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The page below is a sample from the LabCE course Describing a Red Blood Cell Population Using RBC Indices and Red Cell Distribution Width. Access the complete course and earn ASCLS P.A.C.E.-approved continuing education credits by subscribing online.

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Red Blood Cell Parameters Correlated with Red Blood Cell Morphology, Summary

It is important to correlate what is observed on a peripheral blood smear with the RBC parameters obtained on the automated blood cell count. The red cell indices and red cell distribution width (RDW) are considered "descriptors" that may assist the practitioner with diagnosis of red blood cell disorders, particularly anemias. Visually observing the RBCs on a smear is often done to confirm the parameters reported by the hematology instrument. The following procedures are recommended when evaluating the RBC population:
  1. Examine the hemoglobin and hematocrit for agreement-- If the red cells are normochromic and normocytic, the hemoglobin X 3 will approximately equal the hematocrit
  2. Following evaluation of hemoglobin and hematocrit, the next parameter to be evaluated is the MCV. This value represents the average volume of the RBCs present in the sample. The MCV will provide a clue to the size of RBCs you can expect to observe on the blood smear. General guidelines for the correlation includes:
    1. MCV within normal limits -- normal red blood cell size (normocytic)
    2. MCV below normal limits -- small red blood cell size (microcytic)
    3. MCV greater than normal limits -- large red blood cell size (macrocytic)
    4. Note that this general categorization may be deceptive, as a mixture of small and large cells may give an MCV that will be within normal limits.
  3. Evaluate the MCHC to determine the amount of hemoglobin contained within the red blood cells. If the MCHC is within the normal limits, the amount of hemoglobin in the red blood cells is sufficient with an appropriate central pallor. These cells are described as normochromic, as shown in the top image on the right.
    1. If the MCHC is below the normal limits, the expectation is that the amount of hemoglobin within the red blood cells will be reduced with an increased central pallor. These cells are described as hypochromic and are illustrated in the bottom image on the right.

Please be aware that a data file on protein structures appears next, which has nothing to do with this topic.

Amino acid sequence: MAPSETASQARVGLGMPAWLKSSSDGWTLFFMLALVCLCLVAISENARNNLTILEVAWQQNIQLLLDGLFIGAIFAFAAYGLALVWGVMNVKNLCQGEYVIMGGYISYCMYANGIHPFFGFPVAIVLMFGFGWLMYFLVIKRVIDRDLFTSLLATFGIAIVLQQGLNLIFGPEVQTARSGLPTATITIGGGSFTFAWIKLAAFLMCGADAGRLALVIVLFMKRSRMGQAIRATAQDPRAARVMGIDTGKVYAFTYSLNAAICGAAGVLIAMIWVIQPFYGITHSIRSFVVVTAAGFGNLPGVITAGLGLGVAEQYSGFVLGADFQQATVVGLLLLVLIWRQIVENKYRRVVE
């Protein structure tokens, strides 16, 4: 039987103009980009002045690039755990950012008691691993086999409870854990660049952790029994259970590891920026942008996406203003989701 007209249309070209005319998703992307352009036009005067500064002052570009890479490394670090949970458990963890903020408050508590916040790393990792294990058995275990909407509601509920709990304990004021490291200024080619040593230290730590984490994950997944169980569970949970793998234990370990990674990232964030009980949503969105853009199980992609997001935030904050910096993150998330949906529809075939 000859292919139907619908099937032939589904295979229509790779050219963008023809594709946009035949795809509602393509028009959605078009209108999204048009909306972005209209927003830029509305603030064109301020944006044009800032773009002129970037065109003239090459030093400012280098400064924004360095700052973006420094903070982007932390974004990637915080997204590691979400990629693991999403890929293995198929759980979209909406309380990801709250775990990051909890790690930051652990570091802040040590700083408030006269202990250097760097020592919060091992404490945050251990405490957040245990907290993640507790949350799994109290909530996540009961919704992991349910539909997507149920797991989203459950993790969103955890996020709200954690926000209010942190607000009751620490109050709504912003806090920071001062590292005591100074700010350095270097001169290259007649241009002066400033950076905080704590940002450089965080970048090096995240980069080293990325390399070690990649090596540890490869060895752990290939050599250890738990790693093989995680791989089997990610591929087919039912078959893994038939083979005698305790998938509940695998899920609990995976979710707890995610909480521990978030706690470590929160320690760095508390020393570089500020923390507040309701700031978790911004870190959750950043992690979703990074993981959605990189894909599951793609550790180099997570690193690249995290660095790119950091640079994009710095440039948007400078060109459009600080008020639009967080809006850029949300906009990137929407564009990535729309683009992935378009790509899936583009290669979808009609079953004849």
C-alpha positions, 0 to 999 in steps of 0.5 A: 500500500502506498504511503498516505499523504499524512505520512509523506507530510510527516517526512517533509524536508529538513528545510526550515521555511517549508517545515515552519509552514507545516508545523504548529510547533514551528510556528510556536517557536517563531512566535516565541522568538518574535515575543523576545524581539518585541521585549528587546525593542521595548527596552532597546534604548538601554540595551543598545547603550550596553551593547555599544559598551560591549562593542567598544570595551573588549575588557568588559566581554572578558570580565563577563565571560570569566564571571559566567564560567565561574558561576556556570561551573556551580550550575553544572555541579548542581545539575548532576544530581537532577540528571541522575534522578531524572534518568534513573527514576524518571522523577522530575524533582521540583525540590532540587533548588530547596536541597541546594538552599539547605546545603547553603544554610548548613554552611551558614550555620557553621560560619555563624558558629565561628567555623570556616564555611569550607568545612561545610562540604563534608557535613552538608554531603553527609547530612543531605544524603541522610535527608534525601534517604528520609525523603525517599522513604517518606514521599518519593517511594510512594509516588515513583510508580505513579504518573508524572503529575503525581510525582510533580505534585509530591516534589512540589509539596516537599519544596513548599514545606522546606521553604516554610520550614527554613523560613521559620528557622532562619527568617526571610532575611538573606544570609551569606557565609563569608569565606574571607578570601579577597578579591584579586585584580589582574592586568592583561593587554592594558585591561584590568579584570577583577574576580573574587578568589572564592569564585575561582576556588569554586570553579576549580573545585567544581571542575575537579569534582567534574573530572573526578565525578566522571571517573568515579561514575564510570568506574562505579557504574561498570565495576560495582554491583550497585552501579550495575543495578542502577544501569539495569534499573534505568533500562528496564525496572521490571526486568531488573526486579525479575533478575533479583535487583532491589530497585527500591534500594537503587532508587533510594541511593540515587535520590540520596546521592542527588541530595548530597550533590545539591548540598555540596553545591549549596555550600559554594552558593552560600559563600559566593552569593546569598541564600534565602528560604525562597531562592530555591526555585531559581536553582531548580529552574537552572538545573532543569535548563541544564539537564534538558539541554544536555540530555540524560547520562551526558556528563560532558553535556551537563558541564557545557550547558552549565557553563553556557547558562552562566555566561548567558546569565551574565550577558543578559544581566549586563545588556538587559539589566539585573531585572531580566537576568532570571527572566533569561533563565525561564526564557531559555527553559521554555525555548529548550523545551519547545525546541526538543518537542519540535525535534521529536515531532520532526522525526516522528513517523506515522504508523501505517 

2. An MCHC that is above the normal limits occurs infrequently. Spherocytes are the only true hyperchromic cells (although not reported as "hyperchromic"). These cells have a decreased surface area that create more concentrated content. Note that interference from lipemia, hemolysis, and red cell agglutination may falsely elevate the hemoglobin and consequently impact the calculation of the MCHC.
  4. The RDW is examined by observing the width of the red blood cell distribution curve. This value is reflected statistically as the coefficient of variation (CV) or standard deviation (SD).
    1. The greater the CV or SD, the more variable the size of the cells and hence the wider the curve.
    2. If the cells are all similar size, the RDW will be within normal limits and the curve will be narrow.
    3. When the RDW is outside the normal range, a red cell population of variable sizes will be observed on the peripheral blood smear. A red cell population that is variable in size is termed "anisocytosis."
    4. A red cell distribution curve that is shifted either left or right of the "normal" peak is labeled as having a "left shift" or "right shift" respectively. The left shift is indicative of a population of cells that is smaller than normal (<6 µm) while a right shift is indicative of a population of cells that is larger than normal (>8 µm).
Mean Cell Hemoglobin
Remember that the MCH provides a measurement of the hemoglobin in the average red blood cell, where MCHC provides the ratio of the hemoglobin to the volume of the average cell. MCV and MCHC are the indices that are most often evaluated when anemia is being considered and the amount of hemoglobin produced parallels changes in the MCV. However, when evaluating conditions with a decreased red cell volume, such as thalassemia or iron deficiency, or increased absolute erythrocyte hemoglobin, as happens with hemochromatosis, changes in the volume makes the MCHC less useful. The MCH does not often change. Therefore, when it decreases, it may signal a condition such as thalassemia, iron deficiency, or hemochromatosis.